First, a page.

has its own DNA or other nano-scale label, robots sort the debris and return it to its
designated location, or send it for recycling if it was destroyed. In a few days, the gunk is
gone. Bloated nanites have been transported to forests, where they fertilize the soil with
their load of nutrients. (Posted on Tuesday, December 28,2004)

Nanotech might not be ready in time for the next tsunami.

A tsunami warning system is crucial of course to give people time to
move the 1/2-
kilometer from the beach to the top of the hill. Even if there had been
such a system in
place in the recent Asian tsunami, there are some islands where there
isn't high enough
ground close enough to get to in time (Indonesia would have had less
than 20 minutes

Using technology to prepare for future tsunamis. A possible scenario
Perhaps if sea levels continue to rise, a barrier of this type could be built
in anticipation of
a tsunami as well and serve both purposes if built correctly?
Adaptable substance may cool computers and put a zoom lens in your cell phone.
A drop of water glides across the flat surface like quicksilver, moving effortlessly from
place to place as the surface is tilted. It's hard to believe that the little bead is water, for it
doesn't wet the surface as it races around, seemingly without friction.

The little drop in this impromptu laboratory demonstration isn't on an ordinary surface.
It's riding on "nanograss," a bed of upright silicon posts a thousand times thinner than a
human hair. Bell Labs, the research and development arm of Lucent Technologies Inc., is
betting that nanograss will find its way into commercial products ranging from low-
friction boat hulls to heat sinks for computer processors and batteries with a shelf life of
25 years. It will be one of the first nanoscale technologies commercialized by Bell Labs
and its partner, the New Jersey Nanotechnology Consortium (NJNC).

"Nanograss is a whole new class of structure, where we are nanoengineering the surface
of a material," says David Bishop, a research vice president at Bell Labs and president of
the NJNC. "By adjusting the area of these posts and their density, and how you pattern
them, you can engineer how the fluid interacts with the substrate. So you are not stuck
with what nature gave you, and you can do lots of amazing things."

It is also possible to alter the properties of nanograss on the fly by changing the
temperature, applying ultrasound or a small voltage, or other means. A voltage builds up
an electrical field at the tips of the nanograss, and that changes its wettability through an
effect called electrowetting.

                                 That could allow the electrodes and electrolytes in a
                               battery to remain separated until the battery is needed,
                               extending its shelf life indefinitely. Conventional
                               batteries discharge at the rate of 3% to 5% a month, even
                               when not in use. Nanograss batteries will cost less and have
                               far higher power-to-weight ratios, researchers predict.

Other applications of nanograss include the following:

• Heat sinks for computer processors and other devices. "It's very hard to get high fluid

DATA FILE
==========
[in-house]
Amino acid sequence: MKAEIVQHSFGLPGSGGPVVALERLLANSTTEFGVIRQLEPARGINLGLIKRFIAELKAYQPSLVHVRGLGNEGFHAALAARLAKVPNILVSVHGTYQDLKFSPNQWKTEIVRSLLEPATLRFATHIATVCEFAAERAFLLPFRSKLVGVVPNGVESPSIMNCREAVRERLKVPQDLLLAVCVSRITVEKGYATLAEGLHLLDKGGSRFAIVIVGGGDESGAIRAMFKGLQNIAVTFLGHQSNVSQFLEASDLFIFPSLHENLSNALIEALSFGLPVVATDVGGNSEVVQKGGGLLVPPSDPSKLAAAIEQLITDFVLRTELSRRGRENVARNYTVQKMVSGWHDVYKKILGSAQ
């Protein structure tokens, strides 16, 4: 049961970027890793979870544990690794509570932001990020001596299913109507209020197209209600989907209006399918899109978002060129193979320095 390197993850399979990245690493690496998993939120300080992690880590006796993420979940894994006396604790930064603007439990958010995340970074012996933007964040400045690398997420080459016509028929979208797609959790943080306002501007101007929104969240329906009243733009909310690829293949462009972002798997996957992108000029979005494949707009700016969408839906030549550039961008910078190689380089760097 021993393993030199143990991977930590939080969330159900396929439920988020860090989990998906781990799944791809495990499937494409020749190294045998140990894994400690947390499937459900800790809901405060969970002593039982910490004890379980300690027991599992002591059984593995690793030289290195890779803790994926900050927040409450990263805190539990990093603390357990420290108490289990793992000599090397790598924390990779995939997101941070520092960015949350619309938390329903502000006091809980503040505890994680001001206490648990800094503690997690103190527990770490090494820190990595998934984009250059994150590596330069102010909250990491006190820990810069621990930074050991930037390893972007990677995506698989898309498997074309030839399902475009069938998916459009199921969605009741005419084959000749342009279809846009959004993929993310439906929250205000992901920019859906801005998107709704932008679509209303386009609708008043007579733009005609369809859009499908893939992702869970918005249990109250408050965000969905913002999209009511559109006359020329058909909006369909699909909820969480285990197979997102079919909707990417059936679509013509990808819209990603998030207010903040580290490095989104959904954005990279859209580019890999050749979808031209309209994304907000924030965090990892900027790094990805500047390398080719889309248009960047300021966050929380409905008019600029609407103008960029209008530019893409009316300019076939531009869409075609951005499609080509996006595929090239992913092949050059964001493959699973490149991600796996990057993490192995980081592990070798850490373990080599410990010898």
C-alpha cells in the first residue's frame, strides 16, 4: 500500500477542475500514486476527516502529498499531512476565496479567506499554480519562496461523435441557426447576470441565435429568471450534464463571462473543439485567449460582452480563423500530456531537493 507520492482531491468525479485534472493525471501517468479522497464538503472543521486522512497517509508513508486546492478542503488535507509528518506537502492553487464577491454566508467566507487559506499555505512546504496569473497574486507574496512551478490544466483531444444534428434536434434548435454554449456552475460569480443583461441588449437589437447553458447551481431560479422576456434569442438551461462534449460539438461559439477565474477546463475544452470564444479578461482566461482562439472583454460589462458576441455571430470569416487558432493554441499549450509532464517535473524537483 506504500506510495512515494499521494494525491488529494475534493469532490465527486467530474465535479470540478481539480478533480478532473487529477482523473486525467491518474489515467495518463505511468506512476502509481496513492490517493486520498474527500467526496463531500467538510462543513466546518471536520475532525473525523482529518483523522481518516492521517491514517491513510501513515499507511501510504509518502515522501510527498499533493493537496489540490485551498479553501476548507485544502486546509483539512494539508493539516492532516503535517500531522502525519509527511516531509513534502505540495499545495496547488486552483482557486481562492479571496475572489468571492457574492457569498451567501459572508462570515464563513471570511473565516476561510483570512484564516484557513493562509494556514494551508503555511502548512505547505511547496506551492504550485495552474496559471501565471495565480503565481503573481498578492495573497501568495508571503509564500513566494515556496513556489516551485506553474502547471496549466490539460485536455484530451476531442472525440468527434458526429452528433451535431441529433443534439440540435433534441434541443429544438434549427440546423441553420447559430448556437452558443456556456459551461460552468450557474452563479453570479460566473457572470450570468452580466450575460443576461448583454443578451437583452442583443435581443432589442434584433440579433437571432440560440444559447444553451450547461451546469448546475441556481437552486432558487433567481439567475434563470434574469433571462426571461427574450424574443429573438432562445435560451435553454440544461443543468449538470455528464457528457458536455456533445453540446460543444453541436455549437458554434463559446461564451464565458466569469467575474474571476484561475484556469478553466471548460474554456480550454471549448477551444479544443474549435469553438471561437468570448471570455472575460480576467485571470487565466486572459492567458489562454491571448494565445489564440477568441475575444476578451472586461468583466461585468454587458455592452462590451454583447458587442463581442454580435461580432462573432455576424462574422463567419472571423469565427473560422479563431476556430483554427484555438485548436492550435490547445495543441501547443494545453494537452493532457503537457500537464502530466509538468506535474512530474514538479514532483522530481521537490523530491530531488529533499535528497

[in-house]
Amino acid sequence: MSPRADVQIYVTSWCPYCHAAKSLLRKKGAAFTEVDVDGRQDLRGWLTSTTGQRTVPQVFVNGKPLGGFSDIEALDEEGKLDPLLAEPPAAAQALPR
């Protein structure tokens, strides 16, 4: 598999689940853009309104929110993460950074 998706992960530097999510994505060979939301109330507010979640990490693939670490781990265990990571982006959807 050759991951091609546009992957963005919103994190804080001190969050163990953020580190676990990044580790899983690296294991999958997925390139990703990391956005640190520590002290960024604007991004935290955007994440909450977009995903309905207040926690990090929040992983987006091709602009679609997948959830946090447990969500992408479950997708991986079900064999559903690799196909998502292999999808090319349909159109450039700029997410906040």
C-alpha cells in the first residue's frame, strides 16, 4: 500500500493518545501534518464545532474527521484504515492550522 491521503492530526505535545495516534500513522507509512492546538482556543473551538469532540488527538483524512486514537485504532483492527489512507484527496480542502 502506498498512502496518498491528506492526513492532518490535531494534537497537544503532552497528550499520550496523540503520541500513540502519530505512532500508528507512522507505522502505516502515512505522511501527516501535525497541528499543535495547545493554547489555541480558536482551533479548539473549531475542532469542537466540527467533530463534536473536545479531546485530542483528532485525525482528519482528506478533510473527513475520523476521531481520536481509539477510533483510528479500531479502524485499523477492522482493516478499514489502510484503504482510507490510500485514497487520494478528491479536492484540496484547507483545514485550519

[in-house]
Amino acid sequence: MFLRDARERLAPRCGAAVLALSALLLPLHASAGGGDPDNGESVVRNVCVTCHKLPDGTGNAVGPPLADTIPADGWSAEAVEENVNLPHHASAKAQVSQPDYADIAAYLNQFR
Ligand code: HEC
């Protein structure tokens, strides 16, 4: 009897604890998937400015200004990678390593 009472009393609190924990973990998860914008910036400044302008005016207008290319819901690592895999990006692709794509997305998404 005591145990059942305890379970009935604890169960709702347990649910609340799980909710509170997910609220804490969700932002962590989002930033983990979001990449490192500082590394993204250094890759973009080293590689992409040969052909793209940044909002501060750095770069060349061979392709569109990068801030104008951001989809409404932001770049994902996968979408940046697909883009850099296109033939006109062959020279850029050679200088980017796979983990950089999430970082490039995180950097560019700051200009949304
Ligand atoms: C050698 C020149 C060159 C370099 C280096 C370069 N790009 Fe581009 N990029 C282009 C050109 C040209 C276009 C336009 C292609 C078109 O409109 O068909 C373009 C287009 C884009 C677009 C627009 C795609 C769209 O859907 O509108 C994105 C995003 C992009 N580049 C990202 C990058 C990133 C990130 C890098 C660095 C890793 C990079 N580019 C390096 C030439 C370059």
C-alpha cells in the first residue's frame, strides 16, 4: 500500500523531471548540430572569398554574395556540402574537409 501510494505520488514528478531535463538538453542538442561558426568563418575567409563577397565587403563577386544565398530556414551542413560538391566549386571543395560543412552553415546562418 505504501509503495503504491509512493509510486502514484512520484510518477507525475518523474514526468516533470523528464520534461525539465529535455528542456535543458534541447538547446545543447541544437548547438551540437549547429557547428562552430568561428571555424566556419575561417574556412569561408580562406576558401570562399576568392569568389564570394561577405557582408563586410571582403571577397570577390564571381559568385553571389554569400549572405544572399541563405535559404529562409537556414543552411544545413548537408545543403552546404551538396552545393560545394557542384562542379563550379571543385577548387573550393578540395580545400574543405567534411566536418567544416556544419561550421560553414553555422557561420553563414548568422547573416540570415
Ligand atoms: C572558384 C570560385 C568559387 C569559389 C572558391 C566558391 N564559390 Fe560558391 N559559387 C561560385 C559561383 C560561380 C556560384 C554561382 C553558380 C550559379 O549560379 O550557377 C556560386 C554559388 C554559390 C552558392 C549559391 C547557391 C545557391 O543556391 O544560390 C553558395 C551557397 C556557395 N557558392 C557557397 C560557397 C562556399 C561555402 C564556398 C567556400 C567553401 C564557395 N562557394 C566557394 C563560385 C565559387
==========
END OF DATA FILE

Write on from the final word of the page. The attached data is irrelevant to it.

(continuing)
flows through small silicon channels; it kind of jams up," Bishop says. "But nanograss
allows much higher fluid flow because the liquid is only interacting with one-hundredth
as much surface."

Commercialization of the nanograss heat-sink idea is two to three years away, but Bell
Labs is about to sign a contract with a company to develop a "smart" heat sink that can
change its cooling properties as needs change, he says. The idea is noteworthy because
chipmakers have found that heat dissipation is one of the greatest obstacles to making
silicon circuits smaller than the current generation, at 90 nanometers.

• Liquid lenses. It's possible to construct tiny, cheap liquid lenses whose focal lengths
and other properties can be changed very quickly by the application of electrical fields.
Bishop predicts that disposable cameras and cell phones with zoom lenses based on this
idea could be available in a year.

• "Liquid photonics." In three to five years, nanograss might also go into switches,
power splitters, filters, multiplexes and other devices in order to manipulate light in ways
that are difficult to do by conventional means.

"Nanograss is an important technology because it combines a materials breakthrough
with electronic properties that enhance the material and allow it to be used as a platform
for a slew of applications," says Josh Wolfe, a managing partner at Lux Capital Group
LLC, a venture capital firm in New York.

Wolfe says such "hybridization of disciplines" is a defining characteristic of many
nanotech applications, and it allows for advancements that would have been impossible
in a world where scientists generally concentrated on just one field at a time.

MPhase Technologies Inc. in Norwalk, Conn., is working with Bell Labs and the NJNC
at Bell Labs' $400 million "nanofabrication laboratory" in Murray Hill, N.J., to develop
nanotech batteries. The parties will share any patents that result. MPhase will produce
some batteries itself and will license the technology to other battery makers, says Steve
Simon, the company's executive vice president for R&D.

MPhase will make conventional nonrechargeable batteries and "reserved" batteries --
those that don't combine the electrolyte and electrodes until the battery is needed, Simon
says. The batteries will be used in military applications in 2006 and in commercial
devices, such as cell phones, handheld devices and notebook computers, in about three
years. Preliminary benchmark data from mPhase shows that the batteries will have three
to four times the power-to-weight ratio of ordinary AA batteries.

That's what Bell Labs' David Bishop calls nanotechnology. "Physics, chemistry and
biology all intersect at the nanoscale, and all have gotten there simultaneously," he says.

"Nanotech is about bringing engineering precision and discipline to a world where we
know lots of interesting things happen at the nanoscale, rather than wait 5 billion years